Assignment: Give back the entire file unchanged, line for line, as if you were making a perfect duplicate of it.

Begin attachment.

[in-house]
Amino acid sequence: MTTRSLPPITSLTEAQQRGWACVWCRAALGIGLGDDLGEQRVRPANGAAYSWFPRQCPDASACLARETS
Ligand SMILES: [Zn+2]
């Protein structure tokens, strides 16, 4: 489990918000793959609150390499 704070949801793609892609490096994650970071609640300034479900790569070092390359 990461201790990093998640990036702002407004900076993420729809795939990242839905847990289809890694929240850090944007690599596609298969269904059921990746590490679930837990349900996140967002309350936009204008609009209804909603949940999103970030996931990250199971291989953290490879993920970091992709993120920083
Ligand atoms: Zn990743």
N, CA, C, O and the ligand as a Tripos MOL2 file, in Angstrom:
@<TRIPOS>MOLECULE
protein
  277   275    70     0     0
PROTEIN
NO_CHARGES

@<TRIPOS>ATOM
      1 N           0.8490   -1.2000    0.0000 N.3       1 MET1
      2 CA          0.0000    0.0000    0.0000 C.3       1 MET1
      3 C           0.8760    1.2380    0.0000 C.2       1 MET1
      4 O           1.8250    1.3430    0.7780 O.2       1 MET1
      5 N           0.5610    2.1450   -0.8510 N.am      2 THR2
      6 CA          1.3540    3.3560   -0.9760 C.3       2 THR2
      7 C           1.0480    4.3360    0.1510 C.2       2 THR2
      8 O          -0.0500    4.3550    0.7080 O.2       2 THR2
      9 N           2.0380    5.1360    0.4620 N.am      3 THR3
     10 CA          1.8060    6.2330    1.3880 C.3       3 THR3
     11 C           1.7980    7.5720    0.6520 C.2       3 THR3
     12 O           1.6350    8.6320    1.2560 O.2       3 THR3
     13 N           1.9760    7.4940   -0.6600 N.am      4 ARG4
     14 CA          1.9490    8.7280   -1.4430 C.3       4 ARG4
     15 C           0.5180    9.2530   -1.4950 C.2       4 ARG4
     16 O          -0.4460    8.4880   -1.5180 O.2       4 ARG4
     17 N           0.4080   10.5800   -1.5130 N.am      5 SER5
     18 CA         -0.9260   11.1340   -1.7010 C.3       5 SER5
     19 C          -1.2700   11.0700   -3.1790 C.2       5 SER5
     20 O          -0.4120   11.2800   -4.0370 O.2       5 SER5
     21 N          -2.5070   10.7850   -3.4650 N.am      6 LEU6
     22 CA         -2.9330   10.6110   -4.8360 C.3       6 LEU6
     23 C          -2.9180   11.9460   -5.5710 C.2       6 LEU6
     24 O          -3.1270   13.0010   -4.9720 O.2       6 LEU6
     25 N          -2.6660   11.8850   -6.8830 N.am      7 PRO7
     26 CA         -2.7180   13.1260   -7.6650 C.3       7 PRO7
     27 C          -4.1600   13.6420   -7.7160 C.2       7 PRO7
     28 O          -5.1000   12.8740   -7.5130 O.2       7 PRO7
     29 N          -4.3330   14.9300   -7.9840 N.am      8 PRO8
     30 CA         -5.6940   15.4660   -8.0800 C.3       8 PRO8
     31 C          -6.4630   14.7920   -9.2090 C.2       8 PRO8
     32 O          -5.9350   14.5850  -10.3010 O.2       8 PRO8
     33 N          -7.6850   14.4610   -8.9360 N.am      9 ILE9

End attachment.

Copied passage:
[in-house]
Amino acid sequence: MTTRSLPPITSLTEAQQRGWACVWCRAALGIGLGDDLGEQRVRPANGAAYSWFPRQCPDASACLARETS
Ligand SMILES: [Zn+2]
């Protein structure tokens, strides 16, 4: 489990918000793959609150390499 704070949801793609892609490096994650970071609640300034479900790569070092390359 990461201790990093998640990036702002407004900076993420729809795939990242839905847990289809890694929240850090944007690599596609298969269904059921990746590490679930837990349900996140967002309350936009204008609009209804909603949940999103970030996931990250199971291989953290490879993920970091992709993120920083
Ligand atoms: Zn990743």
N, CA, C, O and the ligand as a Tripos MOL2 file, in Angstrom:
@<TRIPOS>MOLECULE
protein
  277   275    70     0     0
PROTEIN
NO_CHARGES

@<TRIPOS>ATOM
      1 N           0.8490   -1.2000    0.0000 N.3       1 MET1
      2 CA          0.0000    0.0000    0.0000 C.3       1 MET1
      3 C           0.8760    1.2380    0.0000 C.2       1 MET1
      4 O           1.8250    1.3430    0.7780 O.2       1 MET1
      5 N           0.5610    2.1450   -0.8510 N.am      2 THR2
      6 CA          1.3540    3.3560   -0.9760 C.3       2 THR2
      7 C           1.0480    4.3360    0.1510 C.2       2 THR2
      8 O          -0.0500    4.3550    0.7080 O.2       2 THR2
      9 N           2.0380    5.1360    0.4620 N.am      3 THR3
     10 CA          1.8060    6.2330    1.3880 C.3       3 THR3
     11 C           1.7980    7.5720    0.6520 C.2       3 THR3
     12 O           1.6350    8.6320    1.2560 O.2       3 THR3
     13 N           1.9760    7.4940   -0.6600 N.am      4 ARG4
     14 CA          1.9490    8.7280   -1.4430 C.3       4 ARG4
     15 C           0.5180    9.2530   -1.4950 C.2       4 ARG4
     16 O          -0.4460    8.4880   -1.5180 O.2       4 ARG4
     17 N           0.4080   10.5800   -1.5130 N.am      5 SER5
     18 CA         -0.9260   11.1340   -1.7010 C.3       5 SER5
     19 C          -1.2700   11.0700   -3.1790 C.2       5 SER5
     20 O          -0.4120   11.2800   -4.0370 O.2       5 SER5
     21 N          -2.5070   10.7850   -3.4650 N.am      6 LEU6
     22 CA         -2.9330   10.6110   -4.8360 C.3       6 LEU6
     23 C          -2.9180   11.9460   -5.5710 C.2       6 LEU6
     24 O          -3.1270   13.0010   -4.9720 O.2       6 LEU6
     25 N          -2.6660   11.8850   -6.8830 N.am      7 PRO7
     26 CA         -2.7180   13.1260   -7.6650 C.3       7 PRO7
     27 C          -4.1600   13.6420   -7.7160 C.2       7 PRO7
     28 O          -5.1000   12.8740   -7.5130 O.2       7 PRO7
     29 N          -4.3330   14.9300   -7.9840 N.am      8 PRO8
     30 CA         -5.6940   15.4660   -8.0800 C.3       8 PRO8
     31 C          -6.4630   14.7920   -9.2090 C.2       8 PRO8
     32 O          -5.9350   14.5850  -10.3010 O.2       8 PRO8
     33 N          -7.6850   14.4610   -8.9360 N.am      9 ILE9